Following my first chest, I decided to make another. I had a thick board of sweet chestnut that was hanging around; a good rot-resistant outdoor timber, but not enough of it to make anything bigger. Sweet chestnut came to England with the Romans, but didn't make it further than Kent or the south coast. So it's not a commonly known Norse timber, although it has shown up at a 10th century find in Dublin.
the lid is a solid board, hollowed with a gouge and scorp.
Joinery and hinges are as for the first chest. Open tenons pegged with treenails. Forged steel, held in place with clenched nails.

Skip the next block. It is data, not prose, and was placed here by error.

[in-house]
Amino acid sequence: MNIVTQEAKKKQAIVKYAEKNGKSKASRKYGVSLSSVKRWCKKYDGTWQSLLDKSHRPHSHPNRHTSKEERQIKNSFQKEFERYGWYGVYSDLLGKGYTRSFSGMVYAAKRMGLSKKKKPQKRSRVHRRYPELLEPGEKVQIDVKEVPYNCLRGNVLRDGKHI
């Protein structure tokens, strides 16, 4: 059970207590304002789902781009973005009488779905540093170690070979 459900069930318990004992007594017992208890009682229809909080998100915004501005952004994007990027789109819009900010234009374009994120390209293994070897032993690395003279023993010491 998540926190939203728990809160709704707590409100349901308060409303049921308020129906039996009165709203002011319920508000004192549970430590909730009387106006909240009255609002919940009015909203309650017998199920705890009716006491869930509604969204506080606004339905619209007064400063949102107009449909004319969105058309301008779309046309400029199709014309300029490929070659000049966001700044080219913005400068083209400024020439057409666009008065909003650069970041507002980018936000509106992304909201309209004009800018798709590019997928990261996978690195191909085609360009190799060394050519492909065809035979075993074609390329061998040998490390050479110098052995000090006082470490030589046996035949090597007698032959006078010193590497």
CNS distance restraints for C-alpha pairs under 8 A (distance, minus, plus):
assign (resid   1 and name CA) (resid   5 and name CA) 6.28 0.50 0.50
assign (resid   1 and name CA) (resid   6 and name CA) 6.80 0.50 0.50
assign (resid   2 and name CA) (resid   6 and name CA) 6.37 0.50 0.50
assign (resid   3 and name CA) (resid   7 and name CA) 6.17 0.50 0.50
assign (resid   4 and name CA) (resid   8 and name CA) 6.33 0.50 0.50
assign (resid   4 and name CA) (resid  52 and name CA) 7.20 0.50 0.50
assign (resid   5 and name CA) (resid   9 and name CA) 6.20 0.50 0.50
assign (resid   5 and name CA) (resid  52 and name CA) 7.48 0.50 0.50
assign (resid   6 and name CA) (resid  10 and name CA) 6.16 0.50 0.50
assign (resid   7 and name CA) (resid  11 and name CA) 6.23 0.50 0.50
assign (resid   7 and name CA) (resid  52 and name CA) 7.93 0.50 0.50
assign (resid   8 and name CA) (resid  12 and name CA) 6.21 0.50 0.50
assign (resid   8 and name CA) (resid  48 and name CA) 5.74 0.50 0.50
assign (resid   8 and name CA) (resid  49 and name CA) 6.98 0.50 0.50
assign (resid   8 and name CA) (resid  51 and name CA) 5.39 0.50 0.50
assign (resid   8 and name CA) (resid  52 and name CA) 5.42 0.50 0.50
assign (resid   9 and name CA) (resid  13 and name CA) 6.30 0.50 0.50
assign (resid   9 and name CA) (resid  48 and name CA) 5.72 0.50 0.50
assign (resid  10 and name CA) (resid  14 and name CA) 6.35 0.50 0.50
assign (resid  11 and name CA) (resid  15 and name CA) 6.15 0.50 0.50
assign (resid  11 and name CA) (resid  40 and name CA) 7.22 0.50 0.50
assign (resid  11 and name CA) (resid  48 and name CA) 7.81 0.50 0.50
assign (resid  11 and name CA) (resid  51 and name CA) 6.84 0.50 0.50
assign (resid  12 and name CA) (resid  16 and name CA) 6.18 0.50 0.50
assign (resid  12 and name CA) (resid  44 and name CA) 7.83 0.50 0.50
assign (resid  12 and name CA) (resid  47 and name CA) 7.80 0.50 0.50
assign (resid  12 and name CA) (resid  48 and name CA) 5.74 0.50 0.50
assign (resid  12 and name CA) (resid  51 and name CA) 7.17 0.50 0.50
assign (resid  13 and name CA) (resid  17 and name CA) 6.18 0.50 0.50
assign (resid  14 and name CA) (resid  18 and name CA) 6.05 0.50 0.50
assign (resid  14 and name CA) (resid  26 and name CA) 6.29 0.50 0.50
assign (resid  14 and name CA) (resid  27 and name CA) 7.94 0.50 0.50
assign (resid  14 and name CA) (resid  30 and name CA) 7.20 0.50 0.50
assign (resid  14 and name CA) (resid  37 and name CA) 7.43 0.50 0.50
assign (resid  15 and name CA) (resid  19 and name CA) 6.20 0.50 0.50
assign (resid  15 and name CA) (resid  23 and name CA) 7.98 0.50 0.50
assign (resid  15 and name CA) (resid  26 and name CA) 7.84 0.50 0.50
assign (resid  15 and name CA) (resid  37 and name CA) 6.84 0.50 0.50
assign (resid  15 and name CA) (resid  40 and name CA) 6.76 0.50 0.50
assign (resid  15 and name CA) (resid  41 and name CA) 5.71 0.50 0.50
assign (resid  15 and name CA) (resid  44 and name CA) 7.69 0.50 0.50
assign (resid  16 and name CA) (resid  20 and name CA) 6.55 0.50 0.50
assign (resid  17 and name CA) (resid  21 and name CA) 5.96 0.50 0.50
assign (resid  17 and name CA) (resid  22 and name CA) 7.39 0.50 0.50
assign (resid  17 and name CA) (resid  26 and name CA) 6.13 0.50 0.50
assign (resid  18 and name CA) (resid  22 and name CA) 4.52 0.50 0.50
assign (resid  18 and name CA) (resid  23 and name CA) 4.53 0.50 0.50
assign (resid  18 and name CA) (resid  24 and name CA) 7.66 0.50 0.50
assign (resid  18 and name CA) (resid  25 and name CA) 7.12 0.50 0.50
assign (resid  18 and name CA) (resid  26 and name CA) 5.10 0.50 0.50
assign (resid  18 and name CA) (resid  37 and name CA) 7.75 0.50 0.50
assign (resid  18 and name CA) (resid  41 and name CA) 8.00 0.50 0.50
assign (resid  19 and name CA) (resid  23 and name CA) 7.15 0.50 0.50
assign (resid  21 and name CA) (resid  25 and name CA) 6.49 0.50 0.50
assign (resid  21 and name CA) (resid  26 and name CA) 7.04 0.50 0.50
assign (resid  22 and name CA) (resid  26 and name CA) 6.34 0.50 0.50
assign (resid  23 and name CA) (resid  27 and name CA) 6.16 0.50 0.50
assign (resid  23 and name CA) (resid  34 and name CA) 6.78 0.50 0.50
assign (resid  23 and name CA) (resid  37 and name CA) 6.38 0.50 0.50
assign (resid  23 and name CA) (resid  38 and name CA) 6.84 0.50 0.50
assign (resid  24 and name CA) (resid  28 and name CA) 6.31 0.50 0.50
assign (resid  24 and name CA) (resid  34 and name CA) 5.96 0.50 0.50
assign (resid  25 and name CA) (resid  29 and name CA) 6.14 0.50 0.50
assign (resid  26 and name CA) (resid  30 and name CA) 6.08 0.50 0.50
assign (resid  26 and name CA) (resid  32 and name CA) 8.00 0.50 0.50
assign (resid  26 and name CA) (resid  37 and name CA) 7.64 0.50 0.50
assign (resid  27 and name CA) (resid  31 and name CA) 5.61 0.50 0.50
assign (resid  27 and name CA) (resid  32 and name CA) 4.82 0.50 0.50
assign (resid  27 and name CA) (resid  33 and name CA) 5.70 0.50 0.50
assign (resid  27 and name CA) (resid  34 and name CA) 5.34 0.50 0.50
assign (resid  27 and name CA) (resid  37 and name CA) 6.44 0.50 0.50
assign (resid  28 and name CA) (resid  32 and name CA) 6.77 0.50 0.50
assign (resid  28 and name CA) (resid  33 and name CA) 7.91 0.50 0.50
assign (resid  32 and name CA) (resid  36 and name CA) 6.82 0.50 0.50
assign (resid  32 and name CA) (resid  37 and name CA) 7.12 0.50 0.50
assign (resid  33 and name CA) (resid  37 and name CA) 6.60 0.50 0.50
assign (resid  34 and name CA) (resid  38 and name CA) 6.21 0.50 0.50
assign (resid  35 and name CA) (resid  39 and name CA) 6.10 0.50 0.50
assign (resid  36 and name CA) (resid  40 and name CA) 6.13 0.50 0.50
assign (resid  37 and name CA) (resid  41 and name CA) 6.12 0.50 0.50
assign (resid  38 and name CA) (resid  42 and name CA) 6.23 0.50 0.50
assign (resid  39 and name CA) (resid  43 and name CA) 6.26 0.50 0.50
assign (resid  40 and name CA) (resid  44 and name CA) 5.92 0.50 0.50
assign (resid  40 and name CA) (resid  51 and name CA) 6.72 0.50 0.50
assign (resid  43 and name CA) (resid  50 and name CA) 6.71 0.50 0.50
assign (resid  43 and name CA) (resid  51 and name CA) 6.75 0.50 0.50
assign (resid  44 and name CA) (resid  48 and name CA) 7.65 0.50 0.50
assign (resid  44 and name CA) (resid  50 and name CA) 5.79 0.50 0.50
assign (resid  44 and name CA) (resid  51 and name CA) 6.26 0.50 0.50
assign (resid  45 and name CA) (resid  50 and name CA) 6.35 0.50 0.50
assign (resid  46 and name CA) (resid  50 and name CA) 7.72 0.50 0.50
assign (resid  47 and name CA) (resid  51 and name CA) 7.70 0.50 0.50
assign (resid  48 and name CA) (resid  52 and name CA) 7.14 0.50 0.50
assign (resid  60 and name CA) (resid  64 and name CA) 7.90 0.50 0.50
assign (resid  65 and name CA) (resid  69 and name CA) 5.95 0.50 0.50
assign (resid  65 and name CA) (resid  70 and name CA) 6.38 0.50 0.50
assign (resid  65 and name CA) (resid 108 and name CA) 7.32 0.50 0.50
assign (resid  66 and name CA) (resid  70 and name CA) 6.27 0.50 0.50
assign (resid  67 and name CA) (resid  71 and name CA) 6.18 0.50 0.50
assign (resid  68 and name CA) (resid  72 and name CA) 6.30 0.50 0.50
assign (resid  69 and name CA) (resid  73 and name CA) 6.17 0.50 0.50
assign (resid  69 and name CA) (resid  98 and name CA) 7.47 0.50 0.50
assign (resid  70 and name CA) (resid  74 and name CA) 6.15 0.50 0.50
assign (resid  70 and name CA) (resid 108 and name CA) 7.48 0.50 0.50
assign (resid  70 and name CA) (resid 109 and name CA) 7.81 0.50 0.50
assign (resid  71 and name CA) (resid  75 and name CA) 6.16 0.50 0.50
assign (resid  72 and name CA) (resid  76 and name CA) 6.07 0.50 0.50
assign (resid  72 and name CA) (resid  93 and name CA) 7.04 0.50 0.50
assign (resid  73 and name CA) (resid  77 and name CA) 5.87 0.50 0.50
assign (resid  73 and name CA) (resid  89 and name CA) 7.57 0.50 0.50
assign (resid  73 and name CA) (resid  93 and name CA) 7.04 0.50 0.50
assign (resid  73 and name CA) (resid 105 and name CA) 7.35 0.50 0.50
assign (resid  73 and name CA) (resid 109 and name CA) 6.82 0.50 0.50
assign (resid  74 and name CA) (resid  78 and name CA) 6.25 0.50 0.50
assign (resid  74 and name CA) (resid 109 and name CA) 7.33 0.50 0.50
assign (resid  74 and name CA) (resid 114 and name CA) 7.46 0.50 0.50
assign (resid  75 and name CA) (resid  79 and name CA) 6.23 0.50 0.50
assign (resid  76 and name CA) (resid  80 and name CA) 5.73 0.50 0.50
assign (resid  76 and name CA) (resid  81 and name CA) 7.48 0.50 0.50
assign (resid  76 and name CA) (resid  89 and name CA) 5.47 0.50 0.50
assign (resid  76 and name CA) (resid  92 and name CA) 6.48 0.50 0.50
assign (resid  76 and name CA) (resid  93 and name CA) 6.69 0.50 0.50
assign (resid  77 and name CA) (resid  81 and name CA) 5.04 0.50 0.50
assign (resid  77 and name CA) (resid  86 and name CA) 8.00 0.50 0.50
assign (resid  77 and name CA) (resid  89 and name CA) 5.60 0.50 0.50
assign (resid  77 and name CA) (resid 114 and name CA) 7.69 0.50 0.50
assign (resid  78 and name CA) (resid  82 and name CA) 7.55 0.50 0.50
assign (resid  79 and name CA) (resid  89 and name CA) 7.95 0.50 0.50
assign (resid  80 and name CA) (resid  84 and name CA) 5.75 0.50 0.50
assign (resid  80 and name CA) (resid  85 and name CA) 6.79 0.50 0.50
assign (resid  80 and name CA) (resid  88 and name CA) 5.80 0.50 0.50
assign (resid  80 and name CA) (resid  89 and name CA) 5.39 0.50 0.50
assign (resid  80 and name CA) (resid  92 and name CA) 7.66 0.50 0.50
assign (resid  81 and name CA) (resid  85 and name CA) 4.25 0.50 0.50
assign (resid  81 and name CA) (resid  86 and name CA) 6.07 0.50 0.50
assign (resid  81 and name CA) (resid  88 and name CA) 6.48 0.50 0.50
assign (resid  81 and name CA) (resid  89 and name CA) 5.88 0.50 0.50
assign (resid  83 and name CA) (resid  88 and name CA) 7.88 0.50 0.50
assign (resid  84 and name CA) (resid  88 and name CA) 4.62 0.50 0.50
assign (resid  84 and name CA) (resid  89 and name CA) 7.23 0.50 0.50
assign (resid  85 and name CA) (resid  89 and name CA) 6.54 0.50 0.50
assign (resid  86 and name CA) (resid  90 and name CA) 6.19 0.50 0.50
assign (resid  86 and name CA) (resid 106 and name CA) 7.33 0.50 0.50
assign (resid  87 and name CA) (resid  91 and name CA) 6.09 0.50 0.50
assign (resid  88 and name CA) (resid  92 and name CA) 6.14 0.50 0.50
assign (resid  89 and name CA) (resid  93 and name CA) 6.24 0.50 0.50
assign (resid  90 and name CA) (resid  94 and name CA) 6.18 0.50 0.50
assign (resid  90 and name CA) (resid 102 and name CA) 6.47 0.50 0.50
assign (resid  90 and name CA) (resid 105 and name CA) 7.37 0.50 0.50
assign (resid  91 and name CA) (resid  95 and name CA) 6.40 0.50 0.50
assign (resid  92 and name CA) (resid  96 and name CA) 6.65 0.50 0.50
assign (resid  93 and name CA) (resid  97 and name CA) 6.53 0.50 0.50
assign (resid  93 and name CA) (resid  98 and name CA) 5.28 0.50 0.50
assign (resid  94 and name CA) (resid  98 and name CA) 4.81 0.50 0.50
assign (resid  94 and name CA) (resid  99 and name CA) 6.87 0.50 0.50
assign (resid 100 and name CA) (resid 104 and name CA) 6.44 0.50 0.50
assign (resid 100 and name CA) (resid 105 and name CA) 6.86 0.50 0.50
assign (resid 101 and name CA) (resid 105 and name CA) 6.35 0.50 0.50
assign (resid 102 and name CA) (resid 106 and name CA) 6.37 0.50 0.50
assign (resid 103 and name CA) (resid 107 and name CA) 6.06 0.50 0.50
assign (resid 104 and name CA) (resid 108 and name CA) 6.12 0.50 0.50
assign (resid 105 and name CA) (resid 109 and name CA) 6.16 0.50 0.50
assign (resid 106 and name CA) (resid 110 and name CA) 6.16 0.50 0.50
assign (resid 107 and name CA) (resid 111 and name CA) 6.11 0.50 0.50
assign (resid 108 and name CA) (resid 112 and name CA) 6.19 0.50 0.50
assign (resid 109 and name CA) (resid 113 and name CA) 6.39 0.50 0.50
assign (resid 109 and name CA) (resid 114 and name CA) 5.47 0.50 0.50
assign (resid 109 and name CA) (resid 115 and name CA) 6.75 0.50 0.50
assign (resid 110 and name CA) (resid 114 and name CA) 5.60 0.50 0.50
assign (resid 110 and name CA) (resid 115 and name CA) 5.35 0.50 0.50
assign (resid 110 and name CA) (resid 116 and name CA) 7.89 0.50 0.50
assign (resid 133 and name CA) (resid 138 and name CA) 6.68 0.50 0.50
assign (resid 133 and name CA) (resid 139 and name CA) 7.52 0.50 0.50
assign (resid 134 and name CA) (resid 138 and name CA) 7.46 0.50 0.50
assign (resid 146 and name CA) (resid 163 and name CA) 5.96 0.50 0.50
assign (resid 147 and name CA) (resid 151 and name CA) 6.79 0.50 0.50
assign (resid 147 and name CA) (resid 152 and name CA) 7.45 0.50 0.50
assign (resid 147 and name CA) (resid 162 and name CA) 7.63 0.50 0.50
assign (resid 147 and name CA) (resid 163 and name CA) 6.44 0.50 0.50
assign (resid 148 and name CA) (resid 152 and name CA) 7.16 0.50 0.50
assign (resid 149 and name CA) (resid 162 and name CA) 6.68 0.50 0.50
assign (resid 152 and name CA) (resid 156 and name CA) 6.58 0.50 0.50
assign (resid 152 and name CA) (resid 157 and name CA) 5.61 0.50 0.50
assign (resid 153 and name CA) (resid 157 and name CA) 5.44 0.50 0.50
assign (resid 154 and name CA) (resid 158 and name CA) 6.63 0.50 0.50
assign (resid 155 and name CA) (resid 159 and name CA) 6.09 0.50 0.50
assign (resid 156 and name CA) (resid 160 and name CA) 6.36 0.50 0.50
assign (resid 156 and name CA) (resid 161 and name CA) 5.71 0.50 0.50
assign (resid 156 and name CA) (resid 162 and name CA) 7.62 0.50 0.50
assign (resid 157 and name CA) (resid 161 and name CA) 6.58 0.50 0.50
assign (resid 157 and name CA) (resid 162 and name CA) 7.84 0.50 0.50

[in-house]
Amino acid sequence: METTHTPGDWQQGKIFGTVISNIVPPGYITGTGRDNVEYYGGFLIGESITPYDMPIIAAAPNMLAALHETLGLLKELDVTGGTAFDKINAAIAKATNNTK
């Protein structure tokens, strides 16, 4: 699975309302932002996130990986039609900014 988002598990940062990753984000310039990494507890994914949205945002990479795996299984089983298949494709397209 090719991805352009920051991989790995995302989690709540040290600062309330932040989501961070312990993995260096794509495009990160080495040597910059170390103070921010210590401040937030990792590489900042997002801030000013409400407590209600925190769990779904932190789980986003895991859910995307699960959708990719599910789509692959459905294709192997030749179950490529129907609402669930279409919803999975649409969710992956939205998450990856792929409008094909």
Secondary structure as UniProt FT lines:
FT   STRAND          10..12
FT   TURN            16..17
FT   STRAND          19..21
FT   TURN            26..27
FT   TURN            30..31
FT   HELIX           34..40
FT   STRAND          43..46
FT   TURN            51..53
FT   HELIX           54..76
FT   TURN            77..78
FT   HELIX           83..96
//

This chest is 24" long, compared to 18" for the first. Norse originals were even longer.
For strength, the sides and most noticeably the ends are tapered inwards towards the top.
Like the first chest, my main reason for even beginning was to use up a single large board that was cluttering the workshop. This one was of sweet chestnut, a timber known for its good weather resistance.
First I needed to resaw this - 5 feet long and a foot wide of 2" board.
Using the circular saw from each edge took me 2/3rd of the way through, but for the rest I was on my own. Ripping on the Wadkin is so much easier since I upgraded to a 3hp motor.
Then it's down to a slog with my anahiki - a big Japanese rip saw - to rip through the centre.
Finished! Not the easiest job ever, but surprisingly light going. Sweet chestnut is a pretty easy timber for sawing. For authenticity I then hand-planed the surface of the two boards.
There'll be other chests for sale later this year - probably at re-enactor / LARP events. Look at the For Sale page for details.